If they can program their brains to wake up early on Christmas, they can do it for when they wet the bed.
8. It’s not necessarily a family trait
While there might be a genetic link, interestingly, Alicia has found that there’s far more bedwetting children without a family history than children with.
She once again warns about self-fulfilling prophecy playing a part here.
The child’s self-image is going to be affected if all these bedwetting relatives start piping up and talking about their experience.
9. Don’t restrict fluids
Alicia says she is not in favour of restricting fluids in young children.
During summer, kids need t drink more and this s to be encouraged. but what parents should do is encourage them to sip their drinks in the evening.
Some children also find that they wet more after drinking sugary, fizzy drinks. Stick to plain water wherever possible, but don’t make a big deal of it.
10. Diet may have an effect
What you eat effects your bladder.
For example, water fruit and veg (think, strawberries and melons) have a diuretic effect – which is what makes you need the loo more. So avoid these as dessert or an evening snack.
Wheat can inflame the bladder and also make you feel the need to wee ore, so keep an eye on your child’s diet for a couple of weeks.
Other food substances to monitor are artificial sweeteners and milk.
An overly full bowel will rest against the bladder and encourage it to empty. Again, this may link to diet or the fact that a child may not want to admit their constipated. Find out and work on it.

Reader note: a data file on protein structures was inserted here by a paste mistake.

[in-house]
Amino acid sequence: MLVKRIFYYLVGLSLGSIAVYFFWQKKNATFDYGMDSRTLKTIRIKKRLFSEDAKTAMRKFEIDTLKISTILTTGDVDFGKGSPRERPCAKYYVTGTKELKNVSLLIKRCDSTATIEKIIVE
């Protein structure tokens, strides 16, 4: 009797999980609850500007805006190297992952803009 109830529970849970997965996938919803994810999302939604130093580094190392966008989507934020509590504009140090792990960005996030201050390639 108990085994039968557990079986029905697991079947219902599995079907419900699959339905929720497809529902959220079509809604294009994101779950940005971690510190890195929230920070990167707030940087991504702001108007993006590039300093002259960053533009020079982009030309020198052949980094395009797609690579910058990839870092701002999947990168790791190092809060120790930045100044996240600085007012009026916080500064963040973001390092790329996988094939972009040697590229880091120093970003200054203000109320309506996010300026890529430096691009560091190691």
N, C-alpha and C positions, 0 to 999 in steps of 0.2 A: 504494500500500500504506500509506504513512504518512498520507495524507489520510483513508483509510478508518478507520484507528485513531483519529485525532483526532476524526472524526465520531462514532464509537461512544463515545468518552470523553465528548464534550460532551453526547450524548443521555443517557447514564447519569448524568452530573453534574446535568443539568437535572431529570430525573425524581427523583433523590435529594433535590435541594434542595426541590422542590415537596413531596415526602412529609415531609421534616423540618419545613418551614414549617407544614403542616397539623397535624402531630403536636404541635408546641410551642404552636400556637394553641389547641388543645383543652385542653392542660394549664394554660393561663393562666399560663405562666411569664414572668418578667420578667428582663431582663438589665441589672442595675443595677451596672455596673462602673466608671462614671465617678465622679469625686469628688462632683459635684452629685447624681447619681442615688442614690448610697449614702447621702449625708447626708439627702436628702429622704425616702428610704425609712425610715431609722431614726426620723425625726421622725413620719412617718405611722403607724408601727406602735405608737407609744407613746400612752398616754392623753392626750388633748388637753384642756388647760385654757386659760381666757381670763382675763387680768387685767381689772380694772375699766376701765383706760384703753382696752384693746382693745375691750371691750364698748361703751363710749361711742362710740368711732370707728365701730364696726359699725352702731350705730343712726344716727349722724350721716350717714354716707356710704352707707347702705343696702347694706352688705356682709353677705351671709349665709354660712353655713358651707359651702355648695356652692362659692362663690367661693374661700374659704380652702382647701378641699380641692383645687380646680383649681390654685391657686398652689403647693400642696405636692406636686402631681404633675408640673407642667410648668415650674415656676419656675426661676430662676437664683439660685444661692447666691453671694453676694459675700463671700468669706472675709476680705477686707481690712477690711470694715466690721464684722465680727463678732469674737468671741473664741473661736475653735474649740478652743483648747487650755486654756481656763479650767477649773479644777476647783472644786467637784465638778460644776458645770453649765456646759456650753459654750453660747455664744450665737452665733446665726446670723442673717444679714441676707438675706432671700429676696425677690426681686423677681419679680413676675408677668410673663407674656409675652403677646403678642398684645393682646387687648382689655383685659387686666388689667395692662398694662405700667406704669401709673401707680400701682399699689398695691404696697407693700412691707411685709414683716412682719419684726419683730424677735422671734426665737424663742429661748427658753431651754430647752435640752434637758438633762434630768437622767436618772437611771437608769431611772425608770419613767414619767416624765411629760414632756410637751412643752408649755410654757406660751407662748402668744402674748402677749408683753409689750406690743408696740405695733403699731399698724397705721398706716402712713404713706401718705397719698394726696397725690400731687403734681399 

12. Reduce screen time
Experts agree that sleeping in an electromagnetic field doesn’t result in a restful sleep.
Likewise, staring at a screen before sleep doesn’t help either so, to increase the hormone melatonin that aids sleep, make sure your kids take a break from screen time a good while before they settle down.
13. Be positive for them
Praise your child regularly and be sympathetic when they have an accident. Take the initiative with the issue or it could persist for years.
Trust your child’s ability to work through this problem, they will encounter disappointments but stick with it.
14. Bin the night nappies
It might sound counter-intuitive, but these can block signals that travel from the bladder to the brain.
Health professionals agree that it’s time to ditch them around age six. From then on, it’s better for your child to feel the wetness and deal with it.
Alicia recommends ditching them on day five of her program – forever.
15. Let them sleep
By trying to wake them up from sleep to have a wee, you could be making the problem worse.
16. Be prepared with protection
Have plenty of spare sheets and bedding as well as a protective cover for the mattress.
There are many products and items that can be used to make sure the problem is dealt with quickly to minimise disruption to sleep.
17. Don’t punish them and don’t reward them
Punishments won’t work, but Alicia isn’t in favour of rewards either because when children expect rewards they can perform worse.
Encouragement to keep your child going towards the end goal instead of a reward per say is going to increase their chances of getting there.
18. Be careful with how you praise them
If you use strong words like “brilliant” and “fantastic”, these will eventually loose their meaning, so make you focus on praising their effort and intention.
Alicia recommends using sentences such as:
“You’ve been remembering to…”
“I hear you…”
19. Share the load
A child will often do stuff for a teacher or other caregiver that won’t d for a parent, so enlist someone else to hep share the load with you.